Acts 13:20

ESV All this took about 450 years. And after that he gave them judges until Samuel the prophet.
NIV All this took about 450 years. 'After this, God gave them judges until the time of Samuel the prophet.
NASB After these things He gave them judges until Samuel the prophet.
CSB This all took about 450 years. After this, he gave them judges until Samuel the prophet.
NLT All this took about 450 years. 'After that, God gave them judges to rule until the time of Samuel the prophet.
KJV And after that he gave unto them judges about the space of four hundred and fifty years, until Samuel the prophet.

What does Acts 13:20 mean?

Paul has shown the Jews in Pisidian Antioch how God saved the Israelites of Moses and Joshua's time by rescuing them from Egypt, refraining from judging them during the forty years in the wilderness, and defeating their enemies in the Promised Land (Acts 13:17–19). Genesis 15:13 and Exodus 12:40–41 apparently include 30 years when the Israelites were not afflicted. Those 370 years, in Egypt (plus 40 years in the wilderness (Numbers 32:13) and roughly 10 years entering the Promised Land (Joshua 19:51) add up to 450 years.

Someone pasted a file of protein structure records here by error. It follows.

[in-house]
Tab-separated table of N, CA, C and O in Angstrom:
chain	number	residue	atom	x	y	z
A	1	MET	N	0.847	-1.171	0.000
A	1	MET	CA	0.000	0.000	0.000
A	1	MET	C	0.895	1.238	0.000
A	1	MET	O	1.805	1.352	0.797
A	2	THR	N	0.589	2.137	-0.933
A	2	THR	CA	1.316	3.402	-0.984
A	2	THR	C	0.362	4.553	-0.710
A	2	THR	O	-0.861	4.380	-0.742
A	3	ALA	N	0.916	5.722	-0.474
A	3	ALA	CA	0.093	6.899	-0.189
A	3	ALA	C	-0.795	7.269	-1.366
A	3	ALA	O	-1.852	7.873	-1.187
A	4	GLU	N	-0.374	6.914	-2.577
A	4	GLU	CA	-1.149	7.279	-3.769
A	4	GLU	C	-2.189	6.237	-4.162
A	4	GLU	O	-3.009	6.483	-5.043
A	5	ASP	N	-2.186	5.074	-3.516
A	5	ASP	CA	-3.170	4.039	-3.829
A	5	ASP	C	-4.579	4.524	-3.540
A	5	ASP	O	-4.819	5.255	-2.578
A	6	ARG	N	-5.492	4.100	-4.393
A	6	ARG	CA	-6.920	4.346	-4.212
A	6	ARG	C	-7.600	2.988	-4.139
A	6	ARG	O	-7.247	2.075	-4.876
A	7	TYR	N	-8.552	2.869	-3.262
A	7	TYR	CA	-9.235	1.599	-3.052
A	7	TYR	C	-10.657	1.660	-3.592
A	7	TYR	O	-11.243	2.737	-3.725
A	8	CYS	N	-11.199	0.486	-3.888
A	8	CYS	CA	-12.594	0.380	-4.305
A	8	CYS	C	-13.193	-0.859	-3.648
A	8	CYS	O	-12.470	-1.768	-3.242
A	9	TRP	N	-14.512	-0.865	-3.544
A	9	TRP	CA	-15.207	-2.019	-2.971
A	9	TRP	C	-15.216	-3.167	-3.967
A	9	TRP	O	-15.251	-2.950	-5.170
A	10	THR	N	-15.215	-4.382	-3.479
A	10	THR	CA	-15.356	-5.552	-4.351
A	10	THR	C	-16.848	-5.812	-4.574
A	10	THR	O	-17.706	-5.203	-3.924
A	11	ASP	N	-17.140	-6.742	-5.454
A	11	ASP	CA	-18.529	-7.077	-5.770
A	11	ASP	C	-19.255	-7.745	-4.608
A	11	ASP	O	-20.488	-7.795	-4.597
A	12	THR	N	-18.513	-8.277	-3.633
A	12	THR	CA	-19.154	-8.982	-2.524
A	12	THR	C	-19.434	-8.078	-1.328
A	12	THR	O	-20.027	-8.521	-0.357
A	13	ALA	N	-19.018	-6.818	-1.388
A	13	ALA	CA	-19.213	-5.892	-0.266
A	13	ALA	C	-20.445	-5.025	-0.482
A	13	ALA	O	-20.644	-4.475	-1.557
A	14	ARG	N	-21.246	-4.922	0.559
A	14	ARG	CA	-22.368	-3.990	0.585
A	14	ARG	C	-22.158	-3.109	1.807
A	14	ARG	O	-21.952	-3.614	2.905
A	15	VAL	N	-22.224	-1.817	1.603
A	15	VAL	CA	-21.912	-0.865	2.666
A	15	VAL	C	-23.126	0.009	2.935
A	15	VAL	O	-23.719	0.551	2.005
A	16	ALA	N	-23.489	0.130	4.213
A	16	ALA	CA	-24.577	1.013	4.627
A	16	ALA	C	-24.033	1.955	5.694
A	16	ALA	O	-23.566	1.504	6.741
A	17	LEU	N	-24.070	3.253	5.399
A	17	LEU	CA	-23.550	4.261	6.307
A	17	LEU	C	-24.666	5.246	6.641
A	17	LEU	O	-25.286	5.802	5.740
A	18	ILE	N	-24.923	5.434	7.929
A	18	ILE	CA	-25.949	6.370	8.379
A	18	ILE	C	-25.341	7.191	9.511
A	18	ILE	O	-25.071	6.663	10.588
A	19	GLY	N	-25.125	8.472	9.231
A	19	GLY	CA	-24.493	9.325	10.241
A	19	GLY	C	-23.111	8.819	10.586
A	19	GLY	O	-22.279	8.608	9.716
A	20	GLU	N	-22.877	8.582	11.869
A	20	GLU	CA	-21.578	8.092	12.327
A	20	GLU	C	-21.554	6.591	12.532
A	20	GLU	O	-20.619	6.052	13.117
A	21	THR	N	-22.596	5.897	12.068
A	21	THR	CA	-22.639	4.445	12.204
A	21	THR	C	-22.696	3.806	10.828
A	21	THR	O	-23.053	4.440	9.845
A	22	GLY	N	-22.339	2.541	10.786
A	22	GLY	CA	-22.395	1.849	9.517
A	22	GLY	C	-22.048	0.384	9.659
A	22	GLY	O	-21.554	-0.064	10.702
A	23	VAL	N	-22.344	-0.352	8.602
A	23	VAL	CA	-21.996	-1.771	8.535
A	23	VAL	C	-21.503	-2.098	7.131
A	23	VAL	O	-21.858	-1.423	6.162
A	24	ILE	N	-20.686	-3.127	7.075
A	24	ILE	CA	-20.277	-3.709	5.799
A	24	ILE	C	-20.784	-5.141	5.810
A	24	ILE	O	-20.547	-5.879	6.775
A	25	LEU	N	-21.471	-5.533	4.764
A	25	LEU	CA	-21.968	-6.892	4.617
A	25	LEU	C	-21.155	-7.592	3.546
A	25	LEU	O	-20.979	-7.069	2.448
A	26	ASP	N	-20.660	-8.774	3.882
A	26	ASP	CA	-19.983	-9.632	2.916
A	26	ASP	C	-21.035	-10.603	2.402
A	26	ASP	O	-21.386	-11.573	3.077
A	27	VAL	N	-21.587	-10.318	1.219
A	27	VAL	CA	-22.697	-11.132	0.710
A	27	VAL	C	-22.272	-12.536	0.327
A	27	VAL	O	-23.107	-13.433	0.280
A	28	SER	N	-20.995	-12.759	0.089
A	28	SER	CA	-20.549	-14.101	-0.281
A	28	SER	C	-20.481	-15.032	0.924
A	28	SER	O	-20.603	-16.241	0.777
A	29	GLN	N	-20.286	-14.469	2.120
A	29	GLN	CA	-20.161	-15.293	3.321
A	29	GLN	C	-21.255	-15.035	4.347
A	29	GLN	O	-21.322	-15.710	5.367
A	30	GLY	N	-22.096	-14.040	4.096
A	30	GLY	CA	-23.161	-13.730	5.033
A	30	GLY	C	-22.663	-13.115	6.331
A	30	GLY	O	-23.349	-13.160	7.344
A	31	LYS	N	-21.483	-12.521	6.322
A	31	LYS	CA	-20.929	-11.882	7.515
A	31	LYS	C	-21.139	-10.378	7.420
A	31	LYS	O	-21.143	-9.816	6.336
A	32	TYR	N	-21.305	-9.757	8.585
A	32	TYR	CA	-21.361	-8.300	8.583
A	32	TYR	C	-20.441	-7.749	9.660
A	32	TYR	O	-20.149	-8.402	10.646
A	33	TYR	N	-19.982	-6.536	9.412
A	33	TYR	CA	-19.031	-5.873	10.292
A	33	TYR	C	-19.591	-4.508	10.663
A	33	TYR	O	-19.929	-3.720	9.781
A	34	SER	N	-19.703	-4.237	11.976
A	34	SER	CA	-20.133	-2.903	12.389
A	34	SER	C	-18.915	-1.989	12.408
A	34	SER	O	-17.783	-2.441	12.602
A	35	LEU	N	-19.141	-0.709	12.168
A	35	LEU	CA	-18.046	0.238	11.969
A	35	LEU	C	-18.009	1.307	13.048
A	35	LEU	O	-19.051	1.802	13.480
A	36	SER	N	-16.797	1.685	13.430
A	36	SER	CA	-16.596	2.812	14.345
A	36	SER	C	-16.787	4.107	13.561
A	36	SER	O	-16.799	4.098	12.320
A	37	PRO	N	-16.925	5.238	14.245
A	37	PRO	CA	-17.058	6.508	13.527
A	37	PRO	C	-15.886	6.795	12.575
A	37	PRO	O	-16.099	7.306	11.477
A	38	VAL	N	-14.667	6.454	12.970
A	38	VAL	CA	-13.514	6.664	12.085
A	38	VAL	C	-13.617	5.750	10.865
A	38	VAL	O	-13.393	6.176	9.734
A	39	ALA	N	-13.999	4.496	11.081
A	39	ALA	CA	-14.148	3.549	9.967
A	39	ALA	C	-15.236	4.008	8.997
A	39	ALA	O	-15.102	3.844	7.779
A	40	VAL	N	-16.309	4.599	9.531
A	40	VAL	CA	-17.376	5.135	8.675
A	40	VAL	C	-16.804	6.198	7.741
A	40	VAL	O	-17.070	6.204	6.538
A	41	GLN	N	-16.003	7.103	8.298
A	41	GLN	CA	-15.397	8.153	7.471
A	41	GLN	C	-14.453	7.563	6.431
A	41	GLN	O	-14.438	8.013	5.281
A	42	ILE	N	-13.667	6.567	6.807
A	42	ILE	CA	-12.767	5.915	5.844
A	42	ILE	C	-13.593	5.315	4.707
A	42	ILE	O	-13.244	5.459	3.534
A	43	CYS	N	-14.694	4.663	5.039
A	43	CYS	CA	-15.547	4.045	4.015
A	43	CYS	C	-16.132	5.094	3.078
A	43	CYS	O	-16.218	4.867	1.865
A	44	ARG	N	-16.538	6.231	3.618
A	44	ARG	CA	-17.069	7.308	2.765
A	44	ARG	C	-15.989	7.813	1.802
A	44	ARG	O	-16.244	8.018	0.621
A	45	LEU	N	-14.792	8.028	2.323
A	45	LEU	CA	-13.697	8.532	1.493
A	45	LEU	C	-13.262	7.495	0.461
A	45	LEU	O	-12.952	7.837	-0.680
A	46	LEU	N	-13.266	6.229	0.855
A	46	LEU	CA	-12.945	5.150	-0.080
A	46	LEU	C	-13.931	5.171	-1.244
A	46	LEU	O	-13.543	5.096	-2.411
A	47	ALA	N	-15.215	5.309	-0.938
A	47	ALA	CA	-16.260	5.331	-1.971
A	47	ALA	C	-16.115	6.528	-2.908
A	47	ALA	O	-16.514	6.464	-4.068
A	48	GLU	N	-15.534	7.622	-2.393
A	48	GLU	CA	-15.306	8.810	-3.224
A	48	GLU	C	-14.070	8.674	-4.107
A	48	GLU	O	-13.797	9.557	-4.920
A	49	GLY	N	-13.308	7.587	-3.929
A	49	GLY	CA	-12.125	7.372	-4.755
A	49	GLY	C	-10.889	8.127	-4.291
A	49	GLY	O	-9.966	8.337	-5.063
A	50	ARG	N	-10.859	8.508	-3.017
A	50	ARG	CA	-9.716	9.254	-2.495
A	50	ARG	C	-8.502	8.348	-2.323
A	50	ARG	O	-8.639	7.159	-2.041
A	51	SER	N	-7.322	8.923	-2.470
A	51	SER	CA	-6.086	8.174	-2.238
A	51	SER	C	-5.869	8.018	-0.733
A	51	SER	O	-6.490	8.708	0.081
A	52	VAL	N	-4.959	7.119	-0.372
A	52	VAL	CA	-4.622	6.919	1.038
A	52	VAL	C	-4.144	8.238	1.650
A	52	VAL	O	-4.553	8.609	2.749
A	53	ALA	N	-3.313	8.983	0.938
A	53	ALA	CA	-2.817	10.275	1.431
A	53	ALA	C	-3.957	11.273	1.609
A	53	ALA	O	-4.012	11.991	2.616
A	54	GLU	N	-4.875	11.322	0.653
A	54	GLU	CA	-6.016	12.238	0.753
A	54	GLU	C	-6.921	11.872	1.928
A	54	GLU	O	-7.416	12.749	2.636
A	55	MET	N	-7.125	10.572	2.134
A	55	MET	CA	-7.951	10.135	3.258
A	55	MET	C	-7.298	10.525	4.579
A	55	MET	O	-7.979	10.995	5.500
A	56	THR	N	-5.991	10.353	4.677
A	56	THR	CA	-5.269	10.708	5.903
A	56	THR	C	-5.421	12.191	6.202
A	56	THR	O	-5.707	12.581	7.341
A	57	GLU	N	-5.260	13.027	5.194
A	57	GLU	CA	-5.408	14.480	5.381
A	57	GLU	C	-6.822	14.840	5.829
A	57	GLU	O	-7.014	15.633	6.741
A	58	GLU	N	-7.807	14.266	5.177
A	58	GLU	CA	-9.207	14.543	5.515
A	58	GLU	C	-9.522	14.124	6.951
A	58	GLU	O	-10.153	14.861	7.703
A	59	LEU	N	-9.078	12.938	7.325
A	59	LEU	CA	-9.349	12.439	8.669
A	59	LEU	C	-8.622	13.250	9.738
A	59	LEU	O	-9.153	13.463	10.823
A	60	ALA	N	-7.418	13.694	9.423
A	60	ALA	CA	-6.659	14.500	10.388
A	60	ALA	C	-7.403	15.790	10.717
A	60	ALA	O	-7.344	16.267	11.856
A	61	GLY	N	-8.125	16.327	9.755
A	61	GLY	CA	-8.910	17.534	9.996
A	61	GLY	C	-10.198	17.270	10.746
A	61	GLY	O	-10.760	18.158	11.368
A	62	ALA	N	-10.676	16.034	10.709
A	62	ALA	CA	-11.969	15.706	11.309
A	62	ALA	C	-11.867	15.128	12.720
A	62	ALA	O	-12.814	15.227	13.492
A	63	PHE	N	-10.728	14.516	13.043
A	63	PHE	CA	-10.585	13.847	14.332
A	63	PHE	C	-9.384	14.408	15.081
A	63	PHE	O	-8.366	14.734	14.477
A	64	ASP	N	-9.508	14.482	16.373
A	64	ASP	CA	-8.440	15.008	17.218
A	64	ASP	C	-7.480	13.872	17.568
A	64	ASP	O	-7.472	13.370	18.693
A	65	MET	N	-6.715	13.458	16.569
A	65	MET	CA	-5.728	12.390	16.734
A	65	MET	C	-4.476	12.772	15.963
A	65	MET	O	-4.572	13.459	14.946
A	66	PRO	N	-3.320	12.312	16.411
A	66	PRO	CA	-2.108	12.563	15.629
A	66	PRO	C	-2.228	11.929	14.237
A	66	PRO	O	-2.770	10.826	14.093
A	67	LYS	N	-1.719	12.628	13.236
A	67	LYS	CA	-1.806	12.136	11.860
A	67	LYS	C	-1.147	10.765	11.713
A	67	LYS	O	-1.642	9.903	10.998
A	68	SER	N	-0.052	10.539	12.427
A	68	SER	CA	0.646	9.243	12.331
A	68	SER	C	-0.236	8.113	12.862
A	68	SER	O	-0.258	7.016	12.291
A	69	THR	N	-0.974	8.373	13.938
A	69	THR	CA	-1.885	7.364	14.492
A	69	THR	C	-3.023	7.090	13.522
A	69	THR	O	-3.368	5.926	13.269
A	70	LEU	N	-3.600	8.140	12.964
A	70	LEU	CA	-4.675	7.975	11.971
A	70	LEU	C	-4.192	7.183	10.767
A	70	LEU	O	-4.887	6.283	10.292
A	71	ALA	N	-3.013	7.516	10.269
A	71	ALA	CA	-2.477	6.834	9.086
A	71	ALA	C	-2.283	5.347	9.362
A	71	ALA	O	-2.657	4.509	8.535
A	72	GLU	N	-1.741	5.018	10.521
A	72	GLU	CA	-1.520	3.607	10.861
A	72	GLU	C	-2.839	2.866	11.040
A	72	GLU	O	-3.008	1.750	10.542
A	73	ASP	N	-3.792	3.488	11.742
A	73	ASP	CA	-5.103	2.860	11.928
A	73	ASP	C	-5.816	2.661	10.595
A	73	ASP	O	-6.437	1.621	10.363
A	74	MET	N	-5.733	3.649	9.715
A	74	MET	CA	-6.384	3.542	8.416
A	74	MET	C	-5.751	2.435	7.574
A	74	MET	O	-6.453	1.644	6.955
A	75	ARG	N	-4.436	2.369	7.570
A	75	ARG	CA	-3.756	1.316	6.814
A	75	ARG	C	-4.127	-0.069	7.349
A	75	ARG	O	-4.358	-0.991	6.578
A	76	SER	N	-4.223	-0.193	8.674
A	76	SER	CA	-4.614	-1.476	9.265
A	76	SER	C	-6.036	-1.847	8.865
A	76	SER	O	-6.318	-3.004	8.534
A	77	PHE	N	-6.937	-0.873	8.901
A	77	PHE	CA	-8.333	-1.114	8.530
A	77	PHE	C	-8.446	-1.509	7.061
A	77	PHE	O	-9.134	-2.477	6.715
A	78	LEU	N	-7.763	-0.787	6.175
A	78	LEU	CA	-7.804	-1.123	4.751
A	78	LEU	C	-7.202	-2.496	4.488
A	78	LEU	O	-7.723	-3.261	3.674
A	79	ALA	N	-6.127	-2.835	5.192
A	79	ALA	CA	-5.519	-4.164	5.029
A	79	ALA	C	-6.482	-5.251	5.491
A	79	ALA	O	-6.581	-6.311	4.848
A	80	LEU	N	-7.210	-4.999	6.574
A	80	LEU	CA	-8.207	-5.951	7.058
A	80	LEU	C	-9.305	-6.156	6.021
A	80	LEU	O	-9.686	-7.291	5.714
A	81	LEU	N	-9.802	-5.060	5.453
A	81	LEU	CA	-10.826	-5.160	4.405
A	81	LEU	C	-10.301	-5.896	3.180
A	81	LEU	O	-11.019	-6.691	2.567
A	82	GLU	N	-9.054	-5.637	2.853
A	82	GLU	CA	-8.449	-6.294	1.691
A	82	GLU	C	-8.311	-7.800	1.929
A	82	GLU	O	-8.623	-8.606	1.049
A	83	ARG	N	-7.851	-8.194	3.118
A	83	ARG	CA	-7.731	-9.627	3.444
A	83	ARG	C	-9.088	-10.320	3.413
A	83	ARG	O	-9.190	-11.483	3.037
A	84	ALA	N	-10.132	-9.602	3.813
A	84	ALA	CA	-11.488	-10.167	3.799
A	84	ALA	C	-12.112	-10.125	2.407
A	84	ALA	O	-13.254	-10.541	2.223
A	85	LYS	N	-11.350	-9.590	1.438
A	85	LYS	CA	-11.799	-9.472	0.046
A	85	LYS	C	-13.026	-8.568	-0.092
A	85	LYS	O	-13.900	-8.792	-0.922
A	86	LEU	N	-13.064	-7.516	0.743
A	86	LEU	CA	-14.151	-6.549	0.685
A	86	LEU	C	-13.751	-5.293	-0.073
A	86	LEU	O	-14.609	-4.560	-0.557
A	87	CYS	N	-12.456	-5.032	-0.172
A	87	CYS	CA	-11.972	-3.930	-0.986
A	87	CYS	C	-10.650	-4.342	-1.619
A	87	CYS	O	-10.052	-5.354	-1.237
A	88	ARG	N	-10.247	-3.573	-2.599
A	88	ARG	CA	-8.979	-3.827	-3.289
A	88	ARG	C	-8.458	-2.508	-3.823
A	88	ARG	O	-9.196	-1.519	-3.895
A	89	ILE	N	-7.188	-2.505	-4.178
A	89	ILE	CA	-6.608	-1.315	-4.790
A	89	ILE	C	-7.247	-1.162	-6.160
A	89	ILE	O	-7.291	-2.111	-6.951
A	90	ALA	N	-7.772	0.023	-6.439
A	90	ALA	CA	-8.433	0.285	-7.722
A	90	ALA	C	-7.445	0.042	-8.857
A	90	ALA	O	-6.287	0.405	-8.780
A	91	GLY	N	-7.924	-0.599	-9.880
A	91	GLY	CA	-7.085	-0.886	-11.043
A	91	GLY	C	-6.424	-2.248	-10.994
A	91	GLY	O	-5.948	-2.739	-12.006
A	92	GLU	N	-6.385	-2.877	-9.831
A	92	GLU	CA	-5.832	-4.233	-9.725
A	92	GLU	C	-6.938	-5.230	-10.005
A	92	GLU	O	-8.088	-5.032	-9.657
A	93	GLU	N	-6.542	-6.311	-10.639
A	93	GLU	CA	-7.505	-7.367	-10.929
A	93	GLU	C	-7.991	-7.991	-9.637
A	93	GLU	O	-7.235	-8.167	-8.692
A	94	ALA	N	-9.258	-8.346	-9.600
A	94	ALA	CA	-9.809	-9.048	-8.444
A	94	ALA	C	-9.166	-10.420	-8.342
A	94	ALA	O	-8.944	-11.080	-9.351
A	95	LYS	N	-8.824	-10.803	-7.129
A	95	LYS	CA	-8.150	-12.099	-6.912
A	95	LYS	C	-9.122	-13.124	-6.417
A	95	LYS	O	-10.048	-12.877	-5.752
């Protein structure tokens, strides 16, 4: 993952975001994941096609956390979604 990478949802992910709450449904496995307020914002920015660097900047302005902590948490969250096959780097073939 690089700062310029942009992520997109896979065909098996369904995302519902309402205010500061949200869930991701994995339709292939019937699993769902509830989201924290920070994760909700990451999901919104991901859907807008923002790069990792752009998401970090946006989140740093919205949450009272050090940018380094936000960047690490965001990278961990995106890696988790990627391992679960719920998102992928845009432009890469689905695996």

Paul's short comment here about the judges has several hundred years of history behind it. His audience is composed of Jews and God-fearing Gentiles who listen to the Hebrew Scriptures every week. They know that for several hundred years God saved His people from enemy forces using people referred to as "judges." God commissioned Samson, Gideon, Deborah and the rest to defeat Amorites, Moabites, and especially the Philistines.

The synagogue members also know the rhythm of the era of the judges. The people would reject God and worship foreign idols. God would judge them by allowing other nations to subjugate them. The people would cry out for deliverance, and God would send a judge to save them. Samuel was the last of the judges; after him came the time of the kings.

The first part of Paul's message covers God's saving work in the nation of Israel (Acts 13:16–25). The next four speak about the offer of salvation God gives through Jesus (Acts 13:26–41). Like the Israelites of the time of the judges, we must recognize and repent of our false worship and look to God for rescue. Some of Paul's audience accept this salvation; many don't.
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